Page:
As you know, I’m a huge advocate of using your business to support charities in whatever way you can. I’m also aware though, that it can be difficult to set aside time and/or money to do that, so I’d like to share some thoughts on how you might be able to, when you’re ready.
In a recent blog, How Can SMEs Contribute to Charity, I shared some considerations towards putting charity in your business plan, so you can make time in advance to think about charity. Now let’s look at 9 examples from people in my own network, of activities that have raised funds and awareness for Oxfordshire charities.
1. CEO sleepout
On one of the coldest, wettest days of October, 43 Oxfordshire entrepreneurs, including Darren Aston, Cathy Dunbabin, Rich Smith and Jon Ellard slept out in an Oxford University field under tarpaulin to raise money and awareness for the growing homelessness concern in the county.
CEO Sleepout is a UK wide initiative that really any business can take part in, but the fact that it’s aimed at making chiefs, directors and managers cold and uncomfortable, I feel, really makes a bigger impact. You can take part by sleeping out, or by sponsoring a participant, or finding a similar practical activity that helps raise awareness and/or funds for a charity.
2. Donate unwanted items to charity
Staying with the theme of homelessness, Aston and James run the 100 Coats campaign, to collect winter coats every December. I know some people who use their business network groups and Facebook groups to take part in collecting coats from their local community. It doesn’t cost you anything, but that contribution could make an enormous difference to someone’s life.
Your business could take part in collecting items such as coats or set up a food bank collection point or even a bra recycling bank.
3. Share your profits
Every month of this year I donated the royalties from my book to a different charity. 105 Ways to Accelerate Your Business Success is a compilation of articles I have written over the years to support entrepreneurs. I see no reason why I can’t help charities at the same time as supporting businesses. Some of the charities that have received contributions include African Children’s Fund, Play2Give, Homeless Oxfordshire, Special Effect, Sobell House and Be Free Young Carers.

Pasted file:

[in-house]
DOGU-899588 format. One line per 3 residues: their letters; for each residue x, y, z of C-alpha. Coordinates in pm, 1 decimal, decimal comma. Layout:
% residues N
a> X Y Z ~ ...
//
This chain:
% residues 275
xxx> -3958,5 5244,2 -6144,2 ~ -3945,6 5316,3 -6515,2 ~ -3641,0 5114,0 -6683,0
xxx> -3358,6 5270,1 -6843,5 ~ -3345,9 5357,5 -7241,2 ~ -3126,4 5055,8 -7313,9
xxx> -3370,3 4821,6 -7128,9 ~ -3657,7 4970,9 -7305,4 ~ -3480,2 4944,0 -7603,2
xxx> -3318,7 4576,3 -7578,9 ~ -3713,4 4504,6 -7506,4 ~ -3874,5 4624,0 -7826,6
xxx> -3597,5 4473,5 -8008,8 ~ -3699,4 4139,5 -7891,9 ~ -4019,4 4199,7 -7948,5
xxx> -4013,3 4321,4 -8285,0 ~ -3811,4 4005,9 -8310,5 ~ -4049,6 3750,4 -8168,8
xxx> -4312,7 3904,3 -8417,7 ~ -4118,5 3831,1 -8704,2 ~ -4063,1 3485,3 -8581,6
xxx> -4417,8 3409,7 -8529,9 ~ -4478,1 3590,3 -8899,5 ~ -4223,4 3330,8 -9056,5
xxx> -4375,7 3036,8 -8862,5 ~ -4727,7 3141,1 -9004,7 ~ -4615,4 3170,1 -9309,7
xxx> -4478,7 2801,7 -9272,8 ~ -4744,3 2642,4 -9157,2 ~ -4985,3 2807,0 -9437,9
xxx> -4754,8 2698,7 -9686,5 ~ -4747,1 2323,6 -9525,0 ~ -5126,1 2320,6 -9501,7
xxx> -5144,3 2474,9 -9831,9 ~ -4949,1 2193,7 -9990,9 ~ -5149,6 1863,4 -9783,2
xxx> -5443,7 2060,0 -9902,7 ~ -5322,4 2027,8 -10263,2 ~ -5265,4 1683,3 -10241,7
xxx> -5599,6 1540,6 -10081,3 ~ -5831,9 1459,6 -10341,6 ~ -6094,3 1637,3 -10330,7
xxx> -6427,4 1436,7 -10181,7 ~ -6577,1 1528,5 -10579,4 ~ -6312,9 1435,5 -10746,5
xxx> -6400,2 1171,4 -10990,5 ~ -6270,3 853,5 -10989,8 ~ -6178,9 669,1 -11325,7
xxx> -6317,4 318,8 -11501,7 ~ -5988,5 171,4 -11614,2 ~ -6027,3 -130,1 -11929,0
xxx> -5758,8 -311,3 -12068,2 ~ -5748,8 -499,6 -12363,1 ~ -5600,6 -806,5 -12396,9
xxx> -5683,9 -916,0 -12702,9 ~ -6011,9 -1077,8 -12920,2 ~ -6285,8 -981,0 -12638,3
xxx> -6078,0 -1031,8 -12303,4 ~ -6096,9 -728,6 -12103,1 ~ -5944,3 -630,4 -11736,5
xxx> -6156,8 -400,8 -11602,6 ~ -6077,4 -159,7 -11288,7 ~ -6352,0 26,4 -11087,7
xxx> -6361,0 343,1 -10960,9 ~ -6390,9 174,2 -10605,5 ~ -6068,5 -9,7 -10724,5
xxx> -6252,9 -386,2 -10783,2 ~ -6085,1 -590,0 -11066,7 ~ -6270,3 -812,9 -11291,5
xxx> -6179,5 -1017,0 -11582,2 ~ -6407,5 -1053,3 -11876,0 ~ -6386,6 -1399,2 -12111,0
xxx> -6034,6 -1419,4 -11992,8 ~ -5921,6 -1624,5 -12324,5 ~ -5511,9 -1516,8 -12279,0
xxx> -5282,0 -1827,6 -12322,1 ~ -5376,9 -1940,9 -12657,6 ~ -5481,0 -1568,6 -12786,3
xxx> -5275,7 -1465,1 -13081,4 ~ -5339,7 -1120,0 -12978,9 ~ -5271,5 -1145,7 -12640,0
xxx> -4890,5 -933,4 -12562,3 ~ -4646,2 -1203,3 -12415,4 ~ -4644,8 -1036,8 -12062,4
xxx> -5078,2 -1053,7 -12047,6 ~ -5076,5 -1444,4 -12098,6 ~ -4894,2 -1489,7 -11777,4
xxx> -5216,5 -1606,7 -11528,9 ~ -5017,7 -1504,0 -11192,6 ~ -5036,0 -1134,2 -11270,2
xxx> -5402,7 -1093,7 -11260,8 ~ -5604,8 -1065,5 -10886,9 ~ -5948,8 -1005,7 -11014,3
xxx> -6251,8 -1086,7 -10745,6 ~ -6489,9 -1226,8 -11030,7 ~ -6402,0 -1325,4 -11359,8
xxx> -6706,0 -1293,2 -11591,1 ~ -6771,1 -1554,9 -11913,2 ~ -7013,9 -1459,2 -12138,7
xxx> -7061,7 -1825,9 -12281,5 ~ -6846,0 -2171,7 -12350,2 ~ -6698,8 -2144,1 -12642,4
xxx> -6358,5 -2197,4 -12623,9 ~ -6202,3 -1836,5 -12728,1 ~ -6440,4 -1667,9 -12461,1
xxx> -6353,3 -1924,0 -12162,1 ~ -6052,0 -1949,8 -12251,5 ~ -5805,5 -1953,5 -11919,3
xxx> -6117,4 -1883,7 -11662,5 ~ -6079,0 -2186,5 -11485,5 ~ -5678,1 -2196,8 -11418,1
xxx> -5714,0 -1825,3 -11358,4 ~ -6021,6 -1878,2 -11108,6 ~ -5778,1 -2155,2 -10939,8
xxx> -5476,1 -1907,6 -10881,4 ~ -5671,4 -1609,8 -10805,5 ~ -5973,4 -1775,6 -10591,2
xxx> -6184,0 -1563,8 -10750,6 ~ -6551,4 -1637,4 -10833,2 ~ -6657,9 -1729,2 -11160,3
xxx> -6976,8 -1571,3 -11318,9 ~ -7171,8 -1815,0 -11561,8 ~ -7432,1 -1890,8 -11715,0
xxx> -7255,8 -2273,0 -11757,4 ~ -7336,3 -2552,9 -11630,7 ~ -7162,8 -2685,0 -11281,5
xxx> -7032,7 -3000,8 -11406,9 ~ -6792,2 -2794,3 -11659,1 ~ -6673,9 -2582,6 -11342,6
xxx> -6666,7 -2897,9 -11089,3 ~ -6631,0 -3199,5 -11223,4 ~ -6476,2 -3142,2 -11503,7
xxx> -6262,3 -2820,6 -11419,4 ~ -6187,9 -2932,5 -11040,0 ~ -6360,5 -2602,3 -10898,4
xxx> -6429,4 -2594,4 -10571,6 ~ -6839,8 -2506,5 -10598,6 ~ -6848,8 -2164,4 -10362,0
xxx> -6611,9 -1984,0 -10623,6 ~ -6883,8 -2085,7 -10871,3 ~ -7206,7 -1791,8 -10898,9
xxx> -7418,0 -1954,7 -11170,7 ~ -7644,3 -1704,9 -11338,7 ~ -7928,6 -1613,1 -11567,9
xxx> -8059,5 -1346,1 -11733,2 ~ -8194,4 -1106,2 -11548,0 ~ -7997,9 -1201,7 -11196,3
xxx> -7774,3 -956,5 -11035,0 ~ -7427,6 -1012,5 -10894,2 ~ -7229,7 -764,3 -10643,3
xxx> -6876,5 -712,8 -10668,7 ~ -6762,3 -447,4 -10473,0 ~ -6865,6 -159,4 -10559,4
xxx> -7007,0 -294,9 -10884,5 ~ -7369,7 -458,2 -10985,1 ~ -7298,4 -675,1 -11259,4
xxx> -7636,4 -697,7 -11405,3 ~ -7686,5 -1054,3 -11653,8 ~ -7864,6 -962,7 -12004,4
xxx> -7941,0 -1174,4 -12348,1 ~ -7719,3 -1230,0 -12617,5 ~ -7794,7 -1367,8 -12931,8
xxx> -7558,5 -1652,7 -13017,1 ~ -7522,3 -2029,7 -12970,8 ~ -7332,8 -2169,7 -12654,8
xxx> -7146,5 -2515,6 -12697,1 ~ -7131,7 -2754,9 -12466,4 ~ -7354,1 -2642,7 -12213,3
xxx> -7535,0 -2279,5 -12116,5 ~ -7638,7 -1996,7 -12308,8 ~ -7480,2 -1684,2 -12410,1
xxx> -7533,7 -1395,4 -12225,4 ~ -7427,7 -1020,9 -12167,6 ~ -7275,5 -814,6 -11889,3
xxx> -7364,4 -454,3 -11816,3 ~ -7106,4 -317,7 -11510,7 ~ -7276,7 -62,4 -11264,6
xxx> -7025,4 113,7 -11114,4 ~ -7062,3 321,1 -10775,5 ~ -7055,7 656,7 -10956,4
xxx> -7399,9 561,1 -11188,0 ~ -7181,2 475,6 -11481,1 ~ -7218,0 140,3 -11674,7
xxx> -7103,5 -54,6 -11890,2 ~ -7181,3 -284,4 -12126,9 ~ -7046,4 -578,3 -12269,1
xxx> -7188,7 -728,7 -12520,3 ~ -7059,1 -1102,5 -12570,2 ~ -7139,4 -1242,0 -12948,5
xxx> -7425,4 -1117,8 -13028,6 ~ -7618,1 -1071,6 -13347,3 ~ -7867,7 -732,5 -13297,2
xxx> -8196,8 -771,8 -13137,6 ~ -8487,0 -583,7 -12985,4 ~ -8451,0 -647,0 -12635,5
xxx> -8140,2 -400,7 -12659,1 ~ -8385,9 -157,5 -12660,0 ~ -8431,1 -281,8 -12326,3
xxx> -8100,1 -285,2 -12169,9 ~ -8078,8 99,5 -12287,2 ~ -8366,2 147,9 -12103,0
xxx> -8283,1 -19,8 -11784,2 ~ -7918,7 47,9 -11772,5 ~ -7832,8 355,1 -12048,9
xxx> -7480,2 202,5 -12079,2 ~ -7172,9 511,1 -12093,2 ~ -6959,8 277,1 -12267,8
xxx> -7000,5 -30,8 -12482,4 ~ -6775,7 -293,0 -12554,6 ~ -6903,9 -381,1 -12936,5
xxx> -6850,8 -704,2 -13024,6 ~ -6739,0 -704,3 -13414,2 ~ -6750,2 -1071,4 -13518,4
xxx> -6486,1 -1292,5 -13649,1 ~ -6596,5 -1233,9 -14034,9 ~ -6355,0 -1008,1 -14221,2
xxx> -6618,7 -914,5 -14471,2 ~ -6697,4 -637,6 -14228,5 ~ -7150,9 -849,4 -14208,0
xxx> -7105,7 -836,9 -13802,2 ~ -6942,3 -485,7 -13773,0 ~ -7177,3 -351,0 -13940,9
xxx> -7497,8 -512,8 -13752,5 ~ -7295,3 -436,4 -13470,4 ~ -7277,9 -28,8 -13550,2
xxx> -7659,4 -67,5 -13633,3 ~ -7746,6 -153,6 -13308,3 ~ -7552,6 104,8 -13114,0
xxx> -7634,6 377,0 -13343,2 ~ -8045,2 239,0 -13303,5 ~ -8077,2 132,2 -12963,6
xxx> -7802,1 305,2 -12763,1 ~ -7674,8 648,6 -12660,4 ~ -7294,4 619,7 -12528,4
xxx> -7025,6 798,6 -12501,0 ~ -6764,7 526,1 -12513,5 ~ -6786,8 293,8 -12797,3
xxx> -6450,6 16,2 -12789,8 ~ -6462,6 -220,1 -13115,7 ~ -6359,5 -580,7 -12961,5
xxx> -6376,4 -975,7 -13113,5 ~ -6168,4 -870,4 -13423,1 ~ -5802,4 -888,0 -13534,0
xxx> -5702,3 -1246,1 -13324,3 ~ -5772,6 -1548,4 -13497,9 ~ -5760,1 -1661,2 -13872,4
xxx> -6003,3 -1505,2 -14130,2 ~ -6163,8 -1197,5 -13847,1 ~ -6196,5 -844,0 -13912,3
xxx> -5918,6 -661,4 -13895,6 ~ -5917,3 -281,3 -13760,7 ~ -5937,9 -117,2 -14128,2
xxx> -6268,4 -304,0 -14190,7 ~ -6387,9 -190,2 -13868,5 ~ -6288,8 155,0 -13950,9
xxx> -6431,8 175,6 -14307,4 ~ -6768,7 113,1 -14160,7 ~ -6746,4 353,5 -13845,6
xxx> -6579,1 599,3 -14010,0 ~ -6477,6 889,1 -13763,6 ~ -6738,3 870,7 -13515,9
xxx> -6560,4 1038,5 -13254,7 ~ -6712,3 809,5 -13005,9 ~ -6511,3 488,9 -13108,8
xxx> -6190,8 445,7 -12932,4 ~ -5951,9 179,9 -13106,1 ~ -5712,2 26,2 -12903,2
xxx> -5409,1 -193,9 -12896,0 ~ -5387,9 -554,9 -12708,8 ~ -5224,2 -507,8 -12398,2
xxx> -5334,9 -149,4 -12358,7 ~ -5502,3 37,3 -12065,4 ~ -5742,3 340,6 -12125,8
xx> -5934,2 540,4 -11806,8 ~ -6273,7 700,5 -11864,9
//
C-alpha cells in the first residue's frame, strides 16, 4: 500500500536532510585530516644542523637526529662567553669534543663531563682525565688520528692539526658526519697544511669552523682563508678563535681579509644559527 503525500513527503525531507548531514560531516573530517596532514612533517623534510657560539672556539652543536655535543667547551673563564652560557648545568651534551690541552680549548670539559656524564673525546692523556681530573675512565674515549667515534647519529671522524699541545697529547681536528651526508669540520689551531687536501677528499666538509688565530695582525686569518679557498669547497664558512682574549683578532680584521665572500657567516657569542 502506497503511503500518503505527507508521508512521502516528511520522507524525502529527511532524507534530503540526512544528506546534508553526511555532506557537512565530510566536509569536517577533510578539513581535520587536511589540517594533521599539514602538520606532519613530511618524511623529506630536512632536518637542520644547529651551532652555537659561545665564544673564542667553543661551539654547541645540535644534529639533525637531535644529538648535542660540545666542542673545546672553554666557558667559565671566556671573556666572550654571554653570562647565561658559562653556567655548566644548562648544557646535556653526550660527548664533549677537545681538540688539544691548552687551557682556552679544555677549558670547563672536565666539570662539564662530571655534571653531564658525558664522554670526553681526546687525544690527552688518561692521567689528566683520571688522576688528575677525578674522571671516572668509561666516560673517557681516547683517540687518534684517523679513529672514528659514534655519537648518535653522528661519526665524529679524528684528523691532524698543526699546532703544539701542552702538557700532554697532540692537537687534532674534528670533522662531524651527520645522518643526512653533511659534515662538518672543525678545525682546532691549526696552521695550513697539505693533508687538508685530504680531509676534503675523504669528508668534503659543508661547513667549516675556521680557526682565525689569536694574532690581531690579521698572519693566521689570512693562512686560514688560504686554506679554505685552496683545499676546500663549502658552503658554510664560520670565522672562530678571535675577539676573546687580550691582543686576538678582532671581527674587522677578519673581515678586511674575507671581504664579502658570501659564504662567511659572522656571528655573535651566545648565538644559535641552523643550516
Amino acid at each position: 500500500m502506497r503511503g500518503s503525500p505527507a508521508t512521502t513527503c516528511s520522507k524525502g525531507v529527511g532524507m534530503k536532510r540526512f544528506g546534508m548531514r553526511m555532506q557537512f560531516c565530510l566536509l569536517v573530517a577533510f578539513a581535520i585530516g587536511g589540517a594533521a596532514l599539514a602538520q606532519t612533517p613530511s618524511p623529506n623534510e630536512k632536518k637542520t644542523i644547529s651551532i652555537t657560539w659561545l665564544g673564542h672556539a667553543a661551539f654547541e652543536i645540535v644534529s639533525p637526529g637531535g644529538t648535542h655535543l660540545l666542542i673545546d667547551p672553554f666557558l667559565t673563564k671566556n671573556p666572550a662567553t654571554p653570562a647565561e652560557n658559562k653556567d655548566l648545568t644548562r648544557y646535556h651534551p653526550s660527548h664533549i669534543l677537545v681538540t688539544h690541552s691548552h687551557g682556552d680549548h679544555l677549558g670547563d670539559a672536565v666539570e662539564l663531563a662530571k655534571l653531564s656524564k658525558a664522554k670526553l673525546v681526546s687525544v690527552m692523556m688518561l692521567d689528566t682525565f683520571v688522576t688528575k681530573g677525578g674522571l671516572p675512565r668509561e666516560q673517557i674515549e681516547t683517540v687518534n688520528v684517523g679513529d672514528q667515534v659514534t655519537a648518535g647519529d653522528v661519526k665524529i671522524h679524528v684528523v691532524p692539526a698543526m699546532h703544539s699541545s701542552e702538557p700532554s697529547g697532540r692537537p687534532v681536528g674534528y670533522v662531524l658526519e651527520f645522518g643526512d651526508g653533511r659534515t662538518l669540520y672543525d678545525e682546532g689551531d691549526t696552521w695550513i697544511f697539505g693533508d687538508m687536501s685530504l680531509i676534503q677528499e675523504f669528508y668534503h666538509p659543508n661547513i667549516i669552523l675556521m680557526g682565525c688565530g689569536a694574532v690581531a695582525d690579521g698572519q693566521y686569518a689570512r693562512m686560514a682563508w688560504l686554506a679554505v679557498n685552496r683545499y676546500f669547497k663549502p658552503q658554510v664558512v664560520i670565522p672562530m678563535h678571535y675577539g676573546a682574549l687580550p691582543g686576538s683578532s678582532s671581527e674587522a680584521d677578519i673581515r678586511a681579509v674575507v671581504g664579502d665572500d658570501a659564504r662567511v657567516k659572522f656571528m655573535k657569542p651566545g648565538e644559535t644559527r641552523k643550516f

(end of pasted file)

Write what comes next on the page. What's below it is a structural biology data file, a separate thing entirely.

I’ve met a transport business that offsets their carbon footprint by passing on a percentage of their profits to a charity that plants trees, and others that simply make an annual donation to their favourite charity.
4. Sponsoring or volunteer for local sports teams
I do this, and I see many Oxford-based businesses do too. You just need to see any of the Oxford United or Oxford City social media to see it! There are so many young teams that rely on sponsorship from businesses to keep going. If your child takes part in a club, why not plan to give some time or a little money to help keep it running?
5. Use your networking group to put on an event
Business networking groups are THE places to go to build professional relationships and find support. Most groups have a chosen charity member that give a concession on the membership fees, but your group could take it further and organise a special event, from a race night and raffle to a large open networking breakfast with special guest speaker.
6. Go to a charity ball
Next Christmas, you could choose to buy a table or two at a charity ball as a way of celebrating your team and treating them to a Christmas party that gives back. Black-tie, dinner, casino, silent disco, raffle – it’s a special night out that everyone will appreciate, and you’ll be supporting your favourite charity too.
7. Get sponsored to do something uncomfortable
Other than sleeping out in a field overnight, you could join a sponsored cold swim, Three Peaks Challenge, the Oxford Half Marathon or like me, join the Bollox and Boots sponsored walk to raise funds and awareness for men’s cancers.
8. Give your time, expertise or services for free
According to the Federation of Small Businesses, this is the favoured way of supporting charity through your business. Do you take on pro-bono work, help the school PTA or a charitable trust by bringing your skills and services to the team?
9. Share on social
The easiest way to show your support to a local charity is by sharing their posts to your own social media channels. They need to get their message out there, and your share will most certainly be appreciated.
So, you’ve got some ideas now, what will you be adding into your 2024 plan for charity? If you’d like to be put in touch with any of the charities, businesses or people in this article, please get in touch with me for a networking 1:1 and let’s talk about what fun can be had next year in aid of charity.